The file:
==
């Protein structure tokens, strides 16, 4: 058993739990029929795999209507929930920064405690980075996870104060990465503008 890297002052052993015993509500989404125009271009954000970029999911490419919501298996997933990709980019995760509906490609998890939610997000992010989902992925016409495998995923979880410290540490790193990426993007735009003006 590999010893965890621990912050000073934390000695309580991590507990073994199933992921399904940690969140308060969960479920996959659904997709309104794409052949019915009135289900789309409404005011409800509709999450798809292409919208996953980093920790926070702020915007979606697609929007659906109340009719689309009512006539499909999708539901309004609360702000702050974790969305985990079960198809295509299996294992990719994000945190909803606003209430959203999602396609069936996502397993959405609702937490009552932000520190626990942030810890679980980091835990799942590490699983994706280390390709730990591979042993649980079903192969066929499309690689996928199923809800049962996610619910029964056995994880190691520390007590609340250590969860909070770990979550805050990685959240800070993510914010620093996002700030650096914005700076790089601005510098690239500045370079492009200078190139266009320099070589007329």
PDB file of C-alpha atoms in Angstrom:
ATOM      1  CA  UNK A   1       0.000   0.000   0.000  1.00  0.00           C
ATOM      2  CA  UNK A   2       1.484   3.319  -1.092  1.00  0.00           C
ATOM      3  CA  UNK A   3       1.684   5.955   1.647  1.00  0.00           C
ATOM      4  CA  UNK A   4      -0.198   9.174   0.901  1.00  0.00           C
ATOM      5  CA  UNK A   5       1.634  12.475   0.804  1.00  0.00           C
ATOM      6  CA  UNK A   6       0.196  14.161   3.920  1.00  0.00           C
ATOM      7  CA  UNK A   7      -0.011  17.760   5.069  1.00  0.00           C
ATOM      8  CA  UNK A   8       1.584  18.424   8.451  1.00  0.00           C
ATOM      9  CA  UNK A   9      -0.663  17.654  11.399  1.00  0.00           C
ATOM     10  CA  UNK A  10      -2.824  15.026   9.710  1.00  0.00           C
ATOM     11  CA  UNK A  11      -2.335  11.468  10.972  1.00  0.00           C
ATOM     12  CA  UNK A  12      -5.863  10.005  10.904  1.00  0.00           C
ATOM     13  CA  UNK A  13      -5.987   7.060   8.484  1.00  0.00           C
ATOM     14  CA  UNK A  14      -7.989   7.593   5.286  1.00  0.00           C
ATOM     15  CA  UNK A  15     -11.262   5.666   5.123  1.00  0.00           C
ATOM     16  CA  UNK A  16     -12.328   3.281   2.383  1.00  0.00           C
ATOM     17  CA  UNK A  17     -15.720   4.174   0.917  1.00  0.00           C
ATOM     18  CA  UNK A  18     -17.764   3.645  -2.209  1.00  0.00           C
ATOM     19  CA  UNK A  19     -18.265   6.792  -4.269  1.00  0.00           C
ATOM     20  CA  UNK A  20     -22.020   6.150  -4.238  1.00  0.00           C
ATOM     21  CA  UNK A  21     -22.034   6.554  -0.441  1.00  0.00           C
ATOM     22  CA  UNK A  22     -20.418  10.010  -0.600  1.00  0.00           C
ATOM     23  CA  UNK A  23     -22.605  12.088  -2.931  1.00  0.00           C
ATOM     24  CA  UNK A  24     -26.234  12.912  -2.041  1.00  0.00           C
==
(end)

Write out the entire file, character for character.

């Protein structure tokens, strides 16, 4: 058993739990029929795999209507929930920064405690980075996870104060990465503008 890297002052052993015993509500989404125009271009954000970029999911490419919501298996997933990709980019995760509906490609998890939610997000992010989902992925016409495998995923979880410290540490790193990426993007735009003006 590999010893965890621990912050000073934390000695309580991590507990073994199933992921399904940690969140308060969960479920996959659904997709309104794409052949019915009135289900789309409404005011409800509709999450798809292409919208996953980093920790926070702020915007979606697609929007659906109340009719689309009512006539499909999708539901309004609360702000702050974790969305985990079960198809295509299996294992990719994000945190909803606003209430959203999602396609069936996502397993959405609702937490009552932000520190626990942030810890679980980091835990799942590490699983994706280390390709730990591979042993649980079903192969066929499309690689996928199923809800049962996610619910029964056995994880190691520390007590609340250590969860909070770990979550805050990685959240800070993510914010620093996002700030650096914005700076790089601005510098690239500045370079492009200078190139266009320099070589007329």
PDB file of C-alpha atoms in Angstrom:
ATOM      1  CA  UNK A   1       0.000   0.000   0.000  1.00  0.00           C
ATOM      2  CA  UNK A   2       1.484   3.319  -1.092  1.00  0.00           C
ATOM      3  CA  UNK A   3       1.684   5.955   1.647  1.00  0.00           C
ATOM      4  CA  UNK A   4      -0.198   9.174   0.901  1.00  0.00           C
ATOM      5  CA  UNK A   5       1.634  12.475   0.804  1.00  0.00           C
ATOM      6  CA  UNK A   6       0.196  14.161   3.920  1.00  0.00           C
ATOM      7  CA  UNK A   7      -0.011  17.760   5.069  1.00  0.00           C
ATOM      8  CA  UNK A   8       1.584  18.424   8.451  1.00  0.00           C
ATOM      9  CA  UNK A   9      -0.663  17.654  11.399  1.00  0.00           C
ATOM     10  CA  UNK A  10      -2.824  15.026   9.710  1.00  0.00           C
ATOM     11  CA  UNK A  11      -2.335  11.468  10.972  1.00  0.00           C
ATOM     12  CA  UNK A  12      -5.863  10.005  10.904  1.00  0.00           C
ATOM     13  CA  UNK A  13      -5.987   7.060   8.484  1.00  0.00           C
ATOM     14  CA  UNK A  14      -7.989   7.593   5.286  1.00  0.00           C
ATOM     15  CA  UNK A  15     -11.262   5.666   5.123  1.00  0.00           C
ATOM     16  CA  UNK A  16     -12.328   3.281   2.383  1.00  0.00           C
ATOM     17  CA  UNK A  17     -15.720   4.174   0.917  1.00  0.00           C
ATOM     18  CA  UNK A  18     -17.764   3.645  -2.209  1.00  0.00           C
ATOM     19  CA  UNK A  19     -18.265   6.792  -4.269  1.00  0.00           C
ATOM     20  CA  UNK A  20     -22.020   6.150  -4.238  1.00  0.00           C
ATOM     21  CA  UNK A  21     -22.034   6.554  -0.441  1.00  0.00           C
ATOM     22  CA  UNK A  22     -20.418  10.010  -0.600  1.00  0.00           C
ATOM     23  CA  UNK A  23     -22.605  12.088  -2.931  1.00  0.00           C
ATOM     24  CA  UNK A  24     -26.234  12.912  -2.041  1.00  0.00           C